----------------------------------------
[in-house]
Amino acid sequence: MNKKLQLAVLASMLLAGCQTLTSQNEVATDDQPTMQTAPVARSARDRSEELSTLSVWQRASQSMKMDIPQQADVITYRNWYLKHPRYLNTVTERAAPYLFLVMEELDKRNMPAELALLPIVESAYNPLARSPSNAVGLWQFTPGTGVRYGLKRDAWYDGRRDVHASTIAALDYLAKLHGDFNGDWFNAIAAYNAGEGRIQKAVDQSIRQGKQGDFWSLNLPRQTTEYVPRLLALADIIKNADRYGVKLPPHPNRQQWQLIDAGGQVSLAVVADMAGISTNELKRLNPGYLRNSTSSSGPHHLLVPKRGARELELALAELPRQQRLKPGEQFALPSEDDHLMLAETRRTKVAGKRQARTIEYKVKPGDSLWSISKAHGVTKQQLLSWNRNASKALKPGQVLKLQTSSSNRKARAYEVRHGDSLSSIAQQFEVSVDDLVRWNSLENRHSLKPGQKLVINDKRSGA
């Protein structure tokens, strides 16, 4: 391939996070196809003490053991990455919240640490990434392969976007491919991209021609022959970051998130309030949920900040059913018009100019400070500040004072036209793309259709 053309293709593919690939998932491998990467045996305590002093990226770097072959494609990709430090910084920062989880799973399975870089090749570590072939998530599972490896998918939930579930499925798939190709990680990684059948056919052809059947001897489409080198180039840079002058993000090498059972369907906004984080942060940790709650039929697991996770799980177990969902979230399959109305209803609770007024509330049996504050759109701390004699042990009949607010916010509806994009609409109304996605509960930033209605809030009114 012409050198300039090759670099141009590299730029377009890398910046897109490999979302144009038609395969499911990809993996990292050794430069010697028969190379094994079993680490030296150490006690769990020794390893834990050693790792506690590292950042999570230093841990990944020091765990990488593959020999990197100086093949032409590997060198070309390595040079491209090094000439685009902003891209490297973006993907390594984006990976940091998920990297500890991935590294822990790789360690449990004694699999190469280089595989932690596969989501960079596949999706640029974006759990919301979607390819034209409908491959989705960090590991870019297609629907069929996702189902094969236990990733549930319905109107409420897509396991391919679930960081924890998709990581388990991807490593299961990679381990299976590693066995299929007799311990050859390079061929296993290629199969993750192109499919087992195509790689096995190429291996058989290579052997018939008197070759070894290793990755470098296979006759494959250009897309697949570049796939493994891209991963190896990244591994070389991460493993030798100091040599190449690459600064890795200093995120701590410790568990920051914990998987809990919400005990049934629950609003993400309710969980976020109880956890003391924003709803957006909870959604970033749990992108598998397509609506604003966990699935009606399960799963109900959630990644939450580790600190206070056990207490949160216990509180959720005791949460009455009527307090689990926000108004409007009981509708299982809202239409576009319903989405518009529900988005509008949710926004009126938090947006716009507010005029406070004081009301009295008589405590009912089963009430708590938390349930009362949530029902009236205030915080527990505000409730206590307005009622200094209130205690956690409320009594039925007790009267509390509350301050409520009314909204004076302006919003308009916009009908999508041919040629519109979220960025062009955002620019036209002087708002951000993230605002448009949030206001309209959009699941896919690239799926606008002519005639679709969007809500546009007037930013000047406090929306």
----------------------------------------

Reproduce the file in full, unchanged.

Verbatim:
[in-house]
Amino acid sequence: MNKKLQLAVLASMLLAGCQTLTSQNEVATDDQPTMQTAPVARSARDRSEELSTLSVWQRASQSMKMDIPQQADVITYRNWYLKHPRYLNTVTERAAPYLFLVMEELDKRNMPAELALLPIVESAYNPLARSPSNAVGLWQFTPGTGVRYGLKRDAWYDGRRDVHASTIAALDYLAKLHGDFNGDWFNAIAAYNAGEGRIQKAVDQSIRQGKQGDFWSLNLPRQTTEYVPRLLALADIIKNADRYGVKLPPHPNRQQWQLIDAGGQVSLAVVADMAGISTNELKRLNPGYLRNSTSSSGPHHLLVPKRGARELELALAELPRQQRLKPGEQFALPSEDDHLMLAETRRTKVAGKRQARTIEYKVKPGDSLWSISKAHGVTKQQLLSWNRNASKALKPGQVLKLQTSSSNRKARAYEVRHGDSLSSIAQQFEVSVDDLVRWNSLENRHSLKPGQKLVINDKRSGA
């Protein structure tokens, strides 16, 4: 391939996070196809003490053991990455919240640490990434392969976007491919991209021609022959970051998130309030949920900040059913018009100019400070500040004072036209793309259709 053309293709593919690939998932491998990467045996305590002093990226770097072959494609990709430090910084920062989880799973399975870089090749570590072939998530599972490896998918939930579930499925798939190709990680990684059948056919052809059947001897489409080198180039840079002058993000090498059972369907906004984080942060940790709650039929697991996770799980177990969902979230399959109305209803609770007024509330049996504050759109701390004699042990009949607010916010509806994009609409109304996605509960930033209605809030009114 012409050198300039090759670099141009590299730029377009890398910046897109490999979302144009038609395969499911990809993996990292050794430069010697028969190379094994079993680490030296150490006690769990020794390893834990050693790792506690590292950042999570230093841990990944020091765990990488593959020999990197100086093949032409590997060198070309390595040079491209090094000439685009902003891209490297973006993907390594984006990976940091998920990297500890991935590294822990790789360690449990004694699999190469280089595989932690596969989501960079596949999706640029974006759990919301979607390819034209409908491959989705960090590991870019297609629907069929996702189902094969236990990733549930319905109107409420897509396991391919679930960081924890998709990581388990991807490593299961990679381990299976590693066995299929007799311990050859390079061929296993290629199969993750192109499919087992195509790689096995190429291996058989290579052997018939008197070759070894290793990755470098296979006759494959250009897309697949570049796939493994891209991963190896990244591994070389991460493993030798100091040599190449690459600064890795200093995120701590410790568990920051914990998987809990919400005990049934629950609003993400309710969980976020109880956890003391924003709803957006909870959604970033749990992108598998397509609506604003966990699935009606399960799963109900959630990644939450580790600190206070056990207490949160216990509180959720005791949460009455009527307090689990926000108004409007009981509708299982809202239409576009319903989405518009529900988005509008949710926004009126938090947006716009507010005029406070004081009301009295008589405590009912089963009430708590938390349930009362949530029902009236205030915080527990505000409730206590307005009622200094209130205690956690409320009594039925007790009267509390509350301050409520009314909204004076302006919003308009916009009908999508041919040629519109979220960025062009955002620019036209002087708002951000993230605002448009949030206001309209959009699941896919690239799926606008002519005639679709969007809500546009007037930013000047406090929306």